Cabello soon developed a love for music and, after seeing a video of One Direction giving tips on how to audition for “X Factor,” convinced her parents to take her to an audition of her own. Although she was eliminated early on, she was then called back and placed with Ally Brooke, Normani Kordei, Dinah Jane and Lauren Jauregui with the idea of forming a girl group. Under the guidance of the show’s judges (including pop svengali Simon Cowell), Fifth Harmony formed officially in 2012 when Cabello was still only 15.
The group went on to have hits such as “Worth It” featuring Kid Ink (2015) and “Work From Home” featuring Ty Dolla Sign (2016), but even while Cabello was in Fifth Harmony, she branched out to do solo tracks such as 2015’s duet with Shawn Mendes, “I Know What You Did Last Summer,” and 2016’s “Bad Things,” a collaboration with Cleveland rapper Machine Gun Kelly. (In an interview with the New York Times this week, Cabello admitted that it was these solo experiments that caused tension between her and the rest of Fifth Harmony.)
But “Camila” is her first fully-fledged solo work, and it’s been a hard slog to get it right. The first single, “Crying in the Club” (released in May), stalled at No. 47 and prompted a rethink. “‘Crying in the Club’ was not Camila’s absolute first choice of music to release,” admits Arbagey. “We were all very nervous about it.”
After a summer dominated by Latin pop crossovers such as Luis Fonsi and Daddy Yankee’s “Despacito” (featuring Justin Bieber) and J Balvin and Willy William’s “Mi Gente” (featuring Beyoncé), the timing couldn’t have been better for Cabello to reference her roots with “Havana.”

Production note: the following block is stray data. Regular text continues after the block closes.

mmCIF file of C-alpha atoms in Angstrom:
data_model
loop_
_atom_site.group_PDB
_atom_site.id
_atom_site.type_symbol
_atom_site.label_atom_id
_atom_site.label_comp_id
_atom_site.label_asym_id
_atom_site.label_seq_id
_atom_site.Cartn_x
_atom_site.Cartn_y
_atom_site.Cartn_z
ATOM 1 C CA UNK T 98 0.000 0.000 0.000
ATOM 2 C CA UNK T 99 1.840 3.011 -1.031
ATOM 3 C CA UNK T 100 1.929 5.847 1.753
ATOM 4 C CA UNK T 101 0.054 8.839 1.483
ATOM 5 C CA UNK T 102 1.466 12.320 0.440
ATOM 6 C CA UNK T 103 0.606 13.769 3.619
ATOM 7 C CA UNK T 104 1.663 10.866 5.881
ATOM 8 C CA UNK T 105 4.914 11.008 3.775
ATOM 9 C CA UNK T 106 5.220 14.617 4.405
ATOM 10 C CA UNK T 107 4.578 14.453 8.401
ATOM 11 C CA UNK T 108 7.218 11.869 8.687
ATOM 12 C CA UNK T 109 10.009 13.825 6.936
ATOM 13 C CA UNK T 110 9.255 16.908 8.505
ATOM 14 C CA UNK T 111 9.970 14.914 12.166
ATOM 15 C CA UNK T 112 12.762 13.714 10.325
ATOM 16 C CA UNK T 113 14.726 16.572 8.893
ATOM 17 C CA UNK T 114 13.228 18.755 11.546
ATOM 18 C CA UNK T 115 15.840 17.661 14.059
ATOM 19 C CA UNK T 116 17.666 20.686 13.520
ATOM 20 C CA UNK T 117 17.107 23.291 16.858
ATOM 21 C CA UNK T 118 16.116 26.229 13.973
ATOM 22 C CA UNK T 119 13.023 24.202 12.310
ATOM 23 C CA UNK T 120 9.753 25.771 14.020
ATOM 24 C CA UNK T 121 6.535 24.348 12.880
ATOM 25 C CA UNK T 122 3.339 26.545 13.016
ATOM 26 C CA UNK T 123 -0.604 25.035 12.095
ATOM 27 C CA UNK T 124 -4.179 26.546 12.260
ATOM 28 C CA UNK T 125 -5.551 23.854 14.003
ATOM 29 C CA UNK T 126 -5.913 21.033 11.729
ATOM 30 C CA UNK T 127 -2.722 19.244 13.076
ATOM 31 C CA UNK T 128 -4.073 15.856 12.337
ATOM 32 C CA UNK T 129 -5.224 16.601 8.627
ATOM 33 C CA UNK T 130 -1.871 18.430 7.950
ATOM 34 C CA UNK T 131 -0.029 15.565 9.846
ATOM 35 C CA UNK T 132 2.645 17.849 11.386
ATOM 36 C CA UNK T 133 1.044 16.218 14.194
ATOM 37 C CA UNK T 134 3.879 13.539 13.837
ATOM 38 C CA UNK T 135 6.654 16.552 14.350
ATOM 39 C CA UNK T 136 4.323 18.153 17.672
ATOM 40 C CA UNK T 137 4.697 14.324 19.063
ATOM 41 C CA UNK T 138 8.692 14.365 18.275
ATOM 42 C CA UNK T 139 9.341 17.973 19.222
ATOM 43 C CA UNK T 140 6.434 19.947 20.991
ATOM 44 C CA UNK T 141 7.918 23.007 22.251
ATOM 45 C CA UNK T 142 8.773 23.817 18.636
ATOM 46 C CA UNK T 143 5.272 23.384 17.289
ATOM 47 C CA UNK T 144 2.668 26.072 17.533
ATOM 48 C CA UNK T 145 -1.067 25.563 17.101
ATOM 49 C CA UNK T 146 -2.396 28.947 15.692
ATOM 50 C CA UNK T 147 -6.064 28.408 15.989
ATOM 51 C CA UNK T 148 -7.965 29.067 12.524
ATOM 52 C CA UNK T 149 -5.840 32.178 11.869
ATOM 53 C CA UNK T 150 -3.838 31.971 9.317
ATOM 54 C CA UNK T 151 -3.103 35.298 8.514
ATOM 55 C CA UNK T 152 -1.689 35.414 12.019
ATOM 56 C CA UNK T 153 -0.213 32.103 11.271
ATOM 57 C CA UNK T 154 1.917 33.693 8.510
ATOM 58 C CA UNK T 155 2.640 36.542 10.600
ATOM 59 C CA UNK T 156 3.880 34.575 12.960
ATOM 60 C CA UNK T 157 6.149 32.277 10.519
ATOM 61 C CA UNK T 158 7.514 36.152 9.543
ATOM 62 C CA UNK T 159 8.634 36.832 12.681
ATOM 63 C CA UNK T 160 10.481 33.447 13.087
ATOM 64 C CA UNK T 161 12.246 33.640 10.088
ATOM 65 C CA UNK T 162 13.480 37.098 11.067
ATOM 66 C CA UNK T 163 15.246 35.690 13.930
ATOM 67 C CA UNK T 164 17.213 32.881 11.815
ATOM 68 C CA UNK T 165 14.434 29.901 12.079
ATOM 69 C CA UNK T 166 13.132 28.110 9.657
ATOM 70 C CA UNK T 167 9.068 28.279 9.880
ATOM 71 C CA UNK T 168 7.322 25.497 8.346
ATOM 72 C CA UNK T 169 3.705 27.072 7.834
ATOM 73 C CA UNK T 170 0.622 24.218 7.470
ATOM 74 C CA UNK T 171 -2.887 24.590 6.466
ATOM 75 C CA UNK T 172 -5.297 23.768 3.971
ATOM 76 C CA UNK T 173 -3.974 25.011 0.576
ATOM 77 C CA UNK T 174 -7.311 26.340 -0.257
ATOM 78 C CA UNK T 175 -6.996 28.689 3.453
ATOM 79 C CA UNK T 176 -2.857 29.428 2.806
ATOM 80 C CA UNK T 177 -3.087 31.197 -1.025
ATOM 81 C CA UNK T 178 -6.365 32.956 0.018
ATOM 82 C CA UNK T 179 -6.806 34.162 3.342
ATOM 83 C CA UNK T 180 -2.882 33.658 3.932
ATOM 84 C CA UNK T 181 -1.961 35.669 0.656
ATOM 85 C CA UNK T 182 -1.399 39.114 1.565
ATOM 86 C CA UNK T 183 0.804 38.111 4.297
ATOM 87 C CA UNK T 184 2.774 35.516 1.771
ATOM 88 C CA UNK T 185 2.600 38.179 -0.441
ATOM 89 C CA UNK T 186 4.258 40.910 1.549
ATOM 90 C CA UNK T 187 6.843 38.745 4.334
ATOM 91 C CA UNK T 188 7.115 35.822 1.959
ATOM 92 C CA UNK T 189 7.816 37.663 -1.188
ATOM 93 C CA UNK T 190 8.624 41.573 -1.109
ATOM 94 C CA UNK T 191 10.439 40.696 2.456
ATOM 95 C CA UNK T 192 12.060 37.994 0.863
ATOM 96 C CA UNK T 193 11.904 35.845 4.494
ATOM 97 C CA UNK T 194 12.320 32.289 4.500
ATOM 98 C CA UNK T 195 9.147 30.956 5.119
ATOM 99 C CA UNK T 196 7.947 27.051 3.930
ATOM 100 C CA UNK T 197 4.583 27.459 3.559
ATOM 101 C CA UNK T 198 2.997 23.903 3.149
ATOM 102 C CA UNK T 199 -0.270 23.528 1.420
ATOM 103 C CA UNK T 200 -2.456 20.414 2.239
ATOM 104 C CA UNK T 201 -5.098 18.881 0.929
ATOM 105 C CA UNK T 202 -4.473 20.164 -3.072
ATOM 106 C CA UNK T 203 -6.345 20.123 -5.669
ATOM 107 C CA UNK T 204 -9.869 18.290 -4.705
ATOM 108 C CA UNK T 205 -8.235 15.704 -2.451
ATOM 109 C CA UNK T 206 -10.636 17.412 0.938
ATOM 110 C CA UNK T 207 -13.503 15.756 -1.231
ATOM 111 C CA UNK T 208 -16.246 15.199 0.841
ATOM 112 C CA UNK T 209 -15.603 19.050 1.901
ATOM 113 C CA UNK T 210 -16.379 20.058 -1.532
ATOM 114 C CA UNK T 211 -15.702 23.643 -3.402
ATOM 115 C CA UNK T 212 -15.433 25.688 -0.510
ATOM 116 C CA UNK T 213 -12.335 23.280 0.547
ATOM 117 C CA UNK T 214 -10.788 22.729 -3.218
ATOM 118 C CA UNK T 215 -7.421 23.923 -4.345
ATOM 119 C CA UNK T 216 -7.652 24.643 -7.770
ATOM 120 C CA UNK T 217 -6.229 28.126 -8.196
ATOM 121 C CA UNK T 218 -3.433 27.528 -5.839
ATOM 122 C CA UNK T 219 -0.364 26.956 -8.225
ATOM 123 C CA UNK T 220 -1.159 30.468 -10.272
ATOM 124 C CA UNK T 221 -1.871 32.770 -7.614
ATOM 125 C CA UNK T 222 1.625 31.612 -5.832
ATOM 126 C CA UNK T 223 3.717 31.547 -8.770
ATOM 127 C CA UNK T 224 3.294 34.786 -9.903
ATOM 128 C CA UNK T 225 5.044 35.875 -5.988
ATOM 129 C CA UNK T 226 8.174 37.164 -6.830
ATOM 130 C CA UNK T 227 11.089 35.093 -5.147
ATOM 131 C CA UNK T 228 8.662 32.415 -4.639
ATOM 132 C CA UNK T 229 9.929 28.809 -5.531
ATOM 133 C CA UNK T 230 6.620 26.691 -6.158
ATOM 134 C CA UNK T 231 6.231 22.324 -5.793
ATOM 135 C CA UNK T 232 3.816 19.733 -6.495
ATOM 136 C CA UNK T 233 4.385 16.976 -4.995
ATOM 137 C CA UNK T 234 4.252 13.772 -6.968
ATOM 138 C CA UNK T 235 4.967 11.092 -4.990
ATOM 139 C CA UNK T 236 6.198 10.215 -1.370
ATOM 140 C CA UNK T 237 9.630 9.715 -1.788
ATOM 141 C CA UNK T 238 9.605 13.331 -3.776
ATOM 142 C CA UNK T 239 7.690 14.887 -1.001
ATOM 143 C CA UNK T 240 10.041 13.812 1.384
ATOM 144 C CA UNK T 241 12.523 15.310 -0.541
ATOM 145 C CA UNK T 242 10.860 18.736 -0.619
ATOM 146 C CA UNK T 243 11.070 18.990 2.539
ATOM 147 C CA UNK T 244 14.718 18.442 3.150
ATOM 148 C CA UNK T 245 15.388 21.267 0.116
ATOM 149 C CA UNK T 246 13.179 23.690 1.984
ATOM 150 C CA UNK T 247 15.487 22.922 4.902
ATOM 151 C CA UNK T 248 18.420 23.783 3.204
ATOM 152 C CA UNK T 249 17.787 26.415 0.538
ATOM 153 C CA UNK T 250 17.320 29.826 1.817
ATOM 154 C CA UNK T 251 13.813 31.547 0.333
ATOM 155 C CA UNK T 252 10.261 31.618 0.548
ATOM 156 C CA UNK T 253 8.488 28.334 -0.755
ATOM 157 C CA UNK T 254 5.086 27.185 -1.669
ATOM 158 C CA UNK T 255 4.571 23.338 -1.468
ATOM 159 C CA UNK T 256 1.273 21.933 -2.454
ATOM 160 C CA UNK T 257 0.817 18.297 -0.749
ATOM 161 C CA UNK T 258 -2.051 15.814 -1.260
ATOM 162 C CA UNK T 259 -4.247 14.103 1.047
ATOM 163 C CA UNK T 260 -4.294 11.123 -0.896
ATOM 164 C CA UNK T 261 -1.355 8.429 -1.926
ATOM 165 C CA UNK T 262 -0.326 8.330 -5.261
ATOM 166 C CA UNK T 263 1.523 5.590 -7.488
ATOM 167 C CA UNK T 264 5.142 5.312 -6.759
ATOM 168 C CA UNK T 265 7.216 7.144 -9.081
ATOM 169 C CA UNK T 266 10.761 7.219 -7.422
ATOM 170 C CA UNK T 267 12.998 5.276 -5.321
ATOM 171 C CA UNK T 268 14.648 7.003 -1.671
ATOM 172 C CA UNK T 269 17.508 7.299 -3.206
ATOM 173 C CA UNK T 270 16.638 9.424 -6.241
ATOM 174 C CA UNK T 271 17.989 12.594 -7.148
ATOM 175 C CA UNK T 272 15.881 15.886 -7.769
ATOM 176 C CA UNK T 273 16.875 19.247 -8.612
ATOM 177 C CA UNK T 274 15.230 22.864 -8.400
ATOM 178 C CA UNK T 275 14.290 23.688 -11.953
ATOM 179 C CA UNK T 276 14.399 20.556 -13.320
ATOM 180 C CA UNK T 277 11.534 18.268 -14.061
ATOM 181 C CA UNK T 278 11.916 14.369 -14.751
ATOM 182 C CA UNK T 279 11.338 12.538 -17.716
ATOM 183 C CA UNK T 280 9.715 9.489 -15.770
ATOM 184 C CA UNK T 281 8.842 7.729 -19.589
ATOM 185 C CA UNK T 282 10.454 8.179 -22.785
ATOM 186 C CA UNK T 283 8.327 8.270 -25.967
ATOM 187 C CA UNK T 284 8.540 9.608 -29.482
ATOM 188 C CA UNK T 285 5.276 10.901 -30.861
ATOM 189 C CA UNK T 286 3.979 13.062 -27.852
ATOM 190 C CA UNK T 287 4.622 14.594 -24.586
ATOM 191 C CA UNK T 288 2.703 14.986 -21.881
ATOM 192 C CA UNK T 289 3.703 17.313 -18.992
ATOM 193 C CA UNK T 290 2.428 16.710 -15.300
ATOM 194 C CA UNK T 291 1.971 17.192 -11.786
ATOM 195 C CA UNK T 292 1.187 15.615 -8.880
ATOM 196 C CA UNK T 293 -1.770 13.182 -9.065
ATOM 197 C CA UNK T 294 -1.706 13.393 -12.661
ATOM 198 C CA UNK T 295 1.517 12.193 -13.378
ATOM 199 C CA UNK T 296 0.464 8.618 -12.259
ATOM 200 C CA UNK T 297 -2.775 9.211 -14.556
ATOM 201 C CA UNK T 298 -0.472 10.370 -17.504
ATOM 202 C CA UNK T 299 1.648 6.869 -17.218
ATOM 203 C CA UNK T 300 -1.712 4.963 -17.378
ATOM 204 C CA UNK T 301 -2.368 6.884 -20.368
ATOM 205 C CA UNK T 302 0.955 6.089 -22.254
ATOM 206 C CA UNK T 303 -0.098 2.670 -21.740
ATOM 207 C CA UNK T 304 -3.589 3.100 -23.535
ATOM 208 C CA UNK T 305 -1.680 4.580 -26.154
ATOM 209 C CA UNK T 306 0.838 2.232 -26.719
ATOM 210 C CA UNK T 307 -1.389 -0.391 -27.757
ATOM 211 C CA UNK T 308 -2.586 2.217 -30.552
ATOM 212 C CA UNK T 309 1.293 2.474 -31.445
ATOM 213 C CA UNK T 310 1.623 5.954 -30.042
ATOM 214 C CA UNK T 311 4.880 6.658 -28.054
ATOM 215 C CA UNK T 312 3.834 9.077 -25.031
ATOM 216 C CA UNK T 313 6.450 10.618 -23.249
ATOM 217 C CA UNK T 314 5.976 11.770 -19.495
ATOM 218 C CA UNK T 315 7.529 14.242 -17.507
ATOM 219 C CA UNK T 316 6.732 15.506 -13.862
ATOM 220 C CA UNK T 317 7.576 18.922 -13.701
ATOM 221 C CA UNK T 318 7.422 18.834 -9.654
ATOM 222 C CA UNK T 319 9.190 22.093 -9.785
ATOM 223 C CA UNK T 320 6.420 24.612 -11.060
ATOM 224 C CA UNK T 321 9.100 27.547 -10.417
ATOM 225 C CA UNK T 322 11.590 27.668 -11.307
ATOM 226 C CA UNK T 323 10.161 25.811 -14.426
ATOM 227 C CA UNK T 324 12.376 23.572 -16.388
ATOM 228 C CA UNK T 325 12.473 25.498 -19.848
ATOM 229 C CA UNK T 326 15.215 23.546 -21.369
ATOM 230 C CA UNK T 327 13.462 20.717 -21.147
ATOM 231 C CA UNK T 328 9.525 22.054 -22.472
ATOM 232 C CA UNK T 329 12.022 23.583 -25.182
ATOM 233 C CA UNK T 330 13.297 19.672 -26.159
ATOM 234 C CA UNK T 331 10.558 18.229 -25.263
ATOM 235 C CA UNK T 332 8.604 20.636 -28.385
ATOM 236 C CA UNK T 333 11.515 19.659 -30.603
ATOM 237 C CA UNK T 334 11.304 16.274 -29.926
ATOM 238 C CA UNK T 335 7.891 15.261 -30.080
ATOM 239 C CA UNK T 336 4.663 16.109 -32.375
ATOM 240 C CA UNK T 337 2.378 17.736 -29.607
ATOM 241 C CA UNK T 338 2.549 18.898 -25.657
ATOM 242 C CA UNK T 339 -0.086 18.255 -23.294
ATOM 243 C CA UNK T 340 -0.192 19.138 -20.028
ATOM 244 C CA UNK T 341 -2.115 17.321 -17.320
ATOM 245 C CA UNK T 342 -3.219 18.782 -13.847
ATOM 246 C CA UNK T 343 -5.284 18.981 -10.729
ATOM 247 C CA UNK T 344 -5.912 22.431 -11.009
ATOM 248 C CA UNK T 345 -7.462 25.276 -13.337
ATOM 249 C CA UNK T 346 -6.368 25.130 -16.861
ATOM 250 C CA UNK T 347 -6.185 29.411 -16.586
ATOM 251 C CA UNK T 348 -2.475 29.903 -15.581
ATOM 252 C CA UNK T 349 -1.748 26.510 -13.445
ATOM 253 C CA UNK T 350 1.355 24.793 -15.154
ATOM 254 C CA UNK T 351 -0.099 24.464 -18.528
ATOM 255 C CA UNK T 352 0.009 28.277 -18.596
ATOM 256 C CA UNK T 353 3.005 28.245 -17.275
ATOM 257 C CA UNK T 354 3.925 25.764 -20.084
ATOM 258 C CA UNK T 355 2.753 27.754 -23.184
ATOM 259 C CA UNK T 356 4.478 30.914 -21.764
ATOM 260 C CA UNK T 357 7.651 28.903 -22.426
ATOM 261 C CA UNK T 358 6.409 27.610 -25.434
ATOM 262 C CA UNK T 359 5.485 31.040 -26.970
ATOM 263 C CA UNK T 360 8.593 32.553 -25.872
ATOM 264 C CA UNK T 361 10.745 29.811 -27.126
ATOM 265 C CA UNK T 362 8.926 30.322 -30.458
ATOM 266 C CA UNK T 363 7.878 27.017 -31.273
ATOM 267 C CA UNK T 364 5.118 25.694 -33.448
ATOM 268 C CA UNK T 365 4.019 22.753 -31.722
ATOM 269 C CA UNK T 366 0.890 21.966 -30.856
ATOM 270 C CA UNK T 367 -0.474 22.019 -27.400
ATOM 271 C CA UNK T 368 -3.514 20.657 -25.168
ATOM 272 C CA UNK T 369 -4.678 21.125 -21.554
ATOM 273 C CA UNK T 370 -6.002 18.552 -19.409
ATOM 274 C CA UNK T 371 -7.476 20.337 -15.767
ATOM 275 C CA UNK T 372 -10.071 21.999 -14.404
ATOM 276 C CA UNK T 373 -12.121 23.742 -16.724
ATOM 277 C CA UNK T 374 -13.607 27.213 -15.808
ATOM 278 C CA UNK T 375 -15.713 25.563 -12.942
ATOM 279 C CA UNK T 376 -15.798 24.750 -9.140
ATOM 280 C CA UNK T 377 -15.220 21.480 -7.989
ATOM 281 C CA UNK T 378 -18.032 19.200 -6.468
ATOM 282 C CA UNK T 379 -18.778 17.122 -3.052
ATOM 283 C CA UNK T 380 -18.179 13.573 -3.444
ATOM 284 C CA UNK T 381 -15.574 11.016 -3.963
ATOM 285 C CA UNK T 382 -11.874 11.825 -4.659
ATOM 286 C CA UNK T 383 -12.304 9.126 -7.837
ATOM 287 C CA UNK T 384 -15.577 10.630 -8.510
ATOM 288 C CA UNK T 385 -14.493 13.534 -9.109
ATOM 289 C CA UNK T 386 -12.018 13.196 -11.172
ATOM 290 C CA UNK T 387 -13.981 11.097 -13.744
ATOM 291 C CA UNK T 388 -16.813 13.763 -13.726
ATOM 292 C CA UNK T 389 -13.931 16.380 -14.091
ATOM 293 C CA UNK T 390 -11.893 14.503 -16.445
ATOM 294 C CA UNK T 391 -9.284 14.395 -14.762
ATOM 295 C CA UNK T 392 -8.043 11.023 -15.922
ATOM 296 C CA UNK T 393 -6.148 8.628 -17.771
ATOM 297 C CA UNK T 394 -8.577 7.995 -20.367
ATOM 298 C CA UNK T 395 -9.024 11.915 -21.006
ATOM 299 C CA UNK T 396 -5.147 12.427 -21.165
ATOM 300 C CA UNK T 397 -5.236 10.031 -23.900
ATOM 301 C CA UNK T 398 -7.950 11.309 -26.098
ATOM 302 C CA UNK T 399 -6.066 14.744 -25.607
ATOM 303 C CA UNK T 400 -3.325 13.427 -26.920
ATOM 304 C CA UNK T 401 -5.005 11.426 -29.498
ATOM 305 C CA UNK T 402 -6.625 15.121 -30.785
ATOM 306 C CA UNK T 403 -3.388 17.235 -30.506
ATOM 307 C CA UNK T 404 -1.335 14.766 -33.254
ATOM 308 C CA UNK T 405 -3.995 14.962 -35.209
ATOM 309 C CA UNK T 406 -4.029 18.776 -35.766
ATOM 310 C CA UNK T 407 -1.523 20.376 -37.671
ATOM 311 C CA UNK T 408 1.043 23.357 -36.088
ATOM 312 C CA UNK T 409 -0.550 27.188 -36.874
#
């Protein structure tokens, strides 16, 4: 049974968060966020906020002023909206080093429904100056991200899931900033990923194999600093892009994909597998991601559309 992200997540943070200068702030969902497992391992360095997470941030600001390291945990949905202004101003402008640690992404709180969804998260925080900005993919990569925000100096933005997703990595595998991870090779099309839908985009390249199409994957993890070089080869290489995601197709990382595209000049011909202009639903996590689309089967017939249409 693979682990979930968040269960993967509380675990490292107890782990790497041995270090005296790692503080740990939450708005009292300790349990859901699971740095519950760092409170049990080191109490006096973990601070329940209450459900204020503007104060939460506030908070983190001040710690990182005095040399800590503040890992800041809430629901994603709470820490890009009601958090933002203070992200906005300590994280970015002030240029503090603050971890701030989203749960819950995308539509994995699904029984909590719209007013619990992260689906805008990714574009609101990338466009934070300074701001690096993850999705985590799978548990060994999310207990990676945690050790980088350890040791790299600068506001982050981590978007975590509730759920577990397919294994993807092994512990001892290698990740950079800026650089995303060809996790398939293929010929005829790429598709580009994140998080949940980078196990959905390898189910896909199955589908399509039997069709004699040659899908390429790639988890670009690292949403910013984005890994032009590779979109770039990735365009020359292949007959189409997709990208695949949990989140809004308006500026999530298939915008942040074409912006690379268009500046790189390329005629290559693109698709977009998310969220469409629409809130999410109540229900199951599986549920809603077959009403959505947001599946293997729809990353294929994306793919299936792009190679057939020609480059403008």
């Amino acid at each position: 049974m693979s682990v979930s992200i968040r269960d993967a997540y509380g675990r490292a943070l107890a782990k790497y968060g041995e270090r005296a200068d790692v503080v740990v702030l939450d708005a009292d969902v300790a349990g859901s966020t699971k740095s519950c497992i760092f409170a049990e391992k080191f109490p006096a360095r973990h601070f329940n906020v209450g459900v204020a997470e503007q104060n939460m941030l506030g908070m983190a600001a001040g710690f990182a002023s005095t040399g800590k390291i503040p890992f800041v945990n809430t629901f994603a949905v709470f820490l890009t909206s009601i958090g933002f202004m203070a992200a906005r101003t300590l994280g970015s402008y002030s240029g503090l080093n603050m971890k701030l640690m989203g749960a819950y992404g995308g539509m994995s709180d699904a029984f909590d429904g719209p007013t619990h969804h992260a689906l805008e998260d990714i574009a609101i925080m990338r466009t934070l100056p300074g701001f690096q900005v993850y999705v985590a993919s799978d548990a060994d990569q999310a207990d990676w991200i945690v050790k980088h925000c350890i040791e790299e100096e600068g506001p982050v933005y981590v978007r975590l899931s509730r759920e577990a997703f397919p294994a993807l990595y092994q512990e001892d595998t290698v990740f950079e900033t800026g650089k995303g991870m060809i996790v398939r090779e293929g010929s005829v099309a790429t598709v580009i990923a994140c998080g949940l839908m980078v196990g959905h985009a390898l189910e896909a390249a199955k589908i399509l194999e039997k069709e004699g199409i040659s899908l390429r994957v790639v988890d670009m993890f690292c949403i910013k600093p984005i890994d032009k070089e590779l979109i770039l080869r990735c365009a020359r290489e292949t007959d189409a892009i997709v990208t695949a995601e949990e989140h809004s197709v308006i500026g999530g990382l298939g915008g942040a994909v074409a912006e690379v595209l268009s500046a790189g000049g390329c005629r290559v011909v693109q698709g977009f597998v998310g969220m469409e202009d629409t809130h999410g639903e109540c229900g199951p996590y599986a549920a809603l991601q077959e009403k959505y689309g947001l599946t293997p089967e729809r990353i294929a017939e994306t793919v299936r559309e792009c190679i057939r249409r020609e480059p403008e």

The door may have been opened for her a little, but Cabello’s work ethic and perfectionist streak has impressed the songwriters and producers involved on “Camila.”
“I think we have 40,50, sometimes 60 versions of each song on the album,” says Arbagey. “She’s very hard on herself. I know Taylor Swift is known to work very hard, but Camila throws herself into her performances until she feels it’s perfect. That means that sometimes, she’s beyond exhausted, but it doesn’t stop her.”
But Cabello also has something that many pop stars struggle to transmit: a sense of likability that has helped singers such as Adele and “Red”-era Taylor Swift achieve superstar status.
“I’ve definitely met some singers who I didn’t really like as a person, and I haven’t been able to like their music as much,” rising star Grace VanderWaal tells The Post. The two met backstage at an awards show at the end of 2017. “She was the exact opposite. In fact, I think I like her music 500 times more because of how sweet she was.”
“She’s like that with everyone,” adds Duran. “When you meet Camila, she hugs you, she looks you in the eye, she asks how you’re doing. There are so many people who have talent, but are just not likable. Camila is both. She’s always been that way — and I hope she stays that way.”
“Havana” is a bona fide hit, but Camila Cabello’s debut album has many more tracks that could dominate the charts in 2018. Here are three of the standouts.
“Never Be the Same”
This sultry pop track shows Cabello’s vocal range, which goes from a light, high-pitched whisper to something distinctly more soulful in an instant.